Females across many taxa may mate with several males or mate more than once with the same male within one reproductive event. Although many researchers have discussed the effects of multiple mating on reproductive success of females, few studies have attempted to disentangle whether the reproductive success of females differs with respect to whether females mate with multiple males or mate more than once with one male. In this study, we hypothesized that female leopard geckos (Eublepharis macularius) increase aspects of their reproductive success, such as fecundity, fertility and relative clutch mass, by mating more than once within one reproductive event, either by mating repeatedly with the same male or multiply mating with different males. We controlled for the potentially confounding variables of mating frequency and mate number by allowing females to mate once with one male, twice with the same male, or twice with two different males. We found that females that mated with more than one male laid more clutches, exhibited increased egg fertility and invested more in clutches relative to females that mated only once with one male, whereas females that mated twice to the same male were intermediate for these variables. Thus, reproductive success is higher among female leopard geckos that mated with more than one male compared to female leopard geckos that mated only once.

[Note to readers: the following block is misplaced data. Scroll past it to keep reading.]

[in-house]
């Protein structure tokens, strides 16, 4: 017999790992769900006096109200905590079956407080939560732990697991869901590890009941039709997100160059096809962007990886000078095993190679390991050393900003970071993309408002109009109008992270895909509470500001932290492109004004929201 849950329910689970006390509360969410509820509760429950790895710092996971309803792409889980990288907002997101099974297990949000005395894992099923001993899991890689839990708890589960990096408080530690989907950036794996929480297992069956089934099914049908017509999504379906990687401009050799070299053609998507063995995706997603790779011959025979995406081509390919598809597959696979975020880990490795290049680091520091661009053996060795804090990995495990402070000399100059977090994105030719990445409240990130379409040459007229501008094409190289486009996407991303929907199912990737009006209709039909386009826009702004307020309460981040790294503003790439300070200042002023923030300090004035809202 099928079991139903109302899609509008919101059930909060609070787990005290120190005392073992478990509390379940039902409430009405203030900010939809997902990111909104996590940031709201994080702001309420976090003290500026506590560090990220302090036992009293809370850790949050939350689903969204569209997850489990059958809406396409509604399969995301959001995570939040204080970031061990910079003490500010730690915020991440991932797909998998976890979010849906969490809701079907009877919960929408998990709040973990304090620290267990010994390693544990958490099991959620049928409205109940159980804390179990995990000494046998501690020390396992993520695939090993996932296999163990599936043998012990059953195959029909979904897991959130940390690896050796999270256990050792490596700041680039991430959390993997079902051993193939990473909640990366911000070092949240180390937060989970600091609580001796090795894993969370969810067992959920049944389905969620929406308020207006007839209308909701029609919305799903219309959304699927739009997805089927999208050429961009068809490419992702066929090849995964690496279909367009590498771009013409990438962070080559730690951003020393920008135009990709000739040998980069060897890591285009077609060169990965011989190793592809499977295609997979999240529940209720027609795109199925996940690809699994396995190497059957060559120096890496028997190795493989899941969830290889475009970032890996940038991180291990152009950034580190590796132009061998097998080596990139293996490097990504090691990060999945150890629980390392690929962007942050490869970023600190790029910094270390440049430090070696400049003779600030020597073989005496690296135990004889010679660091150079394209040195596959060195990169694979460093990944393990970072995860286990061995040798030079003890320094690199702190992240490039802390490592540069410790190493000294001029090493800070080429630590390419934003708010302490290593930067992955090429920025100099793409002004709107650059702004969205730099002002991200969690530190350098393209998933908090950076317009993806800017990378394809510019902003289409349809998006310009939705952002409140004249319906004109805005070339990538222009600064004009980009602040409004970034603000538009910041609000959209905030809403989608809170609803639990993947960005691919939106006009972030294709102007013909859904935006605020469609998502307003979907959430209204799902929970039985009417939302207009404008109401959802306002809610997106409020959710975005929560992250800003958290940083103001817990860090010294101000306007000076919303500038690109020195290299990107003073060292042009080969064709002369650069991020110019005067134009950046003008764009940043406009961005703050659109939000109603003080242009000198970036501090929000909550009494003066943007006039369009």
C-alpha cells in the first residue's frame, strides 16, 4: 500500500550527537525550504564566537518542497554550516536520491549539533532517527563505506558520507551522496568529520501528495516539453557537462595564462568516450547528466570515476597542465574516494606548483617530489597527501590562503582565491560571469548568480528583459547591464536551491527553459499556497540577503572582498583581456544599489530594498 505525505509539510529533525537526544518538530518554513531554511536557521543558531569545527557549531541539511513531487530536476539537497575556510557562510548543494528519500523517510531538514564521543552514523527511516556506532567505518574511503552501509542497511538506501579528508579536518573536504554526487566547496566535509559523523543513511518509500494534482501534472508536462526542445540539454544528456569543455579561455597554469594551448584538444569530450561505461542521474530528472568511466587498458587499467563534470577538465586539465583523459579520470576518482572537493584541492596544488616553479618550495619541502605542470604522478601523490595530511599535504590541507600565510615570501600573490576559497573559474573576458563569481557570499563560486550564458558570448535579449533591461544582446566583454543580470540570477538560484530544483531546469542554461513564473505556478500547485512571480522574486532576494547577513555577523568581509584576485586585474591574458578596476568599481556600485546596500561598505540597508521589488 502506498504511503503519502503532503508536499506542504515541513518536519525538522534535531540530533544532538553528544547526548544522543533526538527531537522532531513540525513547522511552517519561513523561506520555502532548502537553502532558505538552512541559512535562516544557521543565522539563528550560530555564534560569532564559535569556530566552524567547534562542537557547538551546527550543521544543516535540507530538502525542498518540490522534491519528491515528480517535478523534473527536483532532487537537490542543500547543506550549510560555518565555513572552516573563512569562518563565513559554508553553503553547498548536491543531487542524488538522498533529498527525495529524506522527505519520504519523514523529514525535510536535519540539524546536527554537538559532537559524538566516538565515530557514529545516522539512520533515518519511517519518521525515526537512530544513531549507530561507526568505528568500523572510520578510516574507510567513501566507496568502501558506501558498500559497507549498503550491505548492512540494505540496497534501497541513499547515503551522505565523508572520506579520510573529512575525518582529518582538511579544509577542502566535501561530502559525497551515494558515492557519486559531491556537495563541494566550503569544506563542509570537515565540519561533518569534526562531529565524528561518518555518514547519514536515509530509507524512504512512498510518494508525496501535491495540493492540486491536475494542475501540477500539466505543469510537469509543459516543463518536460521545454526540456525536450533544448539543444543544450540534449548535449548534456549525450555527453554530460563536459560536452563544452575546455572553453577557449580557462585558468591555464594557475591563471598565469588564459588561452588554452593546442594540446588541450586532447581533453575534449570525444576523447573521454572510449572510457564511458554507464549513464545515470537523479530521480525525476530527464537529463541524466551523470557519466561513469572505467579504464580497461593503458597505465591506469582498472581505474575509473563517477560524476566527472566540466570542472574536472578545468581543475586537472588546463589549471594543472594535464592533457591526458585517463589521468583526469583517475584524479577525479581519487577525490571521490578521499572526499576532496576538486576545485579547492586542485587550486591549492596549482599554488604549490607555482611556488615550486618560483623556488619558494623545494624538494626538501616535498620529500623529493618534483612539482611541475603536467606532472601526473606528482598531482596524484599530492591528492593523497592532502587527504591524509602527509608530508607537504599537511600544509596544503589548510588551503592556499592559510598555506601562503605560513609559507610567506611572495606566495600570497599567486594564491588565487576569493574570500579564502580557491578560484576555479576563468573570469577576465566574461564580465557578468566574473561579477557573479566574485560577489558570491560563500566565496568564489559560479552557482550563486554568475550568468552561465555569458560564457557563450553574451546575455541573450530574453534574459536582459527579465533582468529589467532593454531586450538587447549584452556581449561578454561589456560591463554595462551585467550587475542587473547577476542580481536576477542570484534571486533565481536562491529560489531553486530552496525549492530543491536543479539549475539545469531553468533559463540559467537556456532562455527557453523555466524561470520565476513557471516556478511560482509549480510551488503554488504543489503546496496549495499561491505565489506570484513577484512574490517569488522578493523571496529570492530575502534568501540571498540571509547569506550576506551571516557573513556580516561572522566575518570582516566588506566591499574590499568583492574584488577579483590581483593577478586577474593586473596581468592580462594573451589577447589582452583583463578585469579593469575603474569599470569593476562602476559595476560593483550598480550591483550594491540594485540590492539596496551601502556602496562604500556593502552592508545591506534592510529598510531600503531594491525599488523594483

All Science Journal Classification (ASJC) codes
- Ecology, Evolution, Behavior and Systematics
- Animal Science and Zoology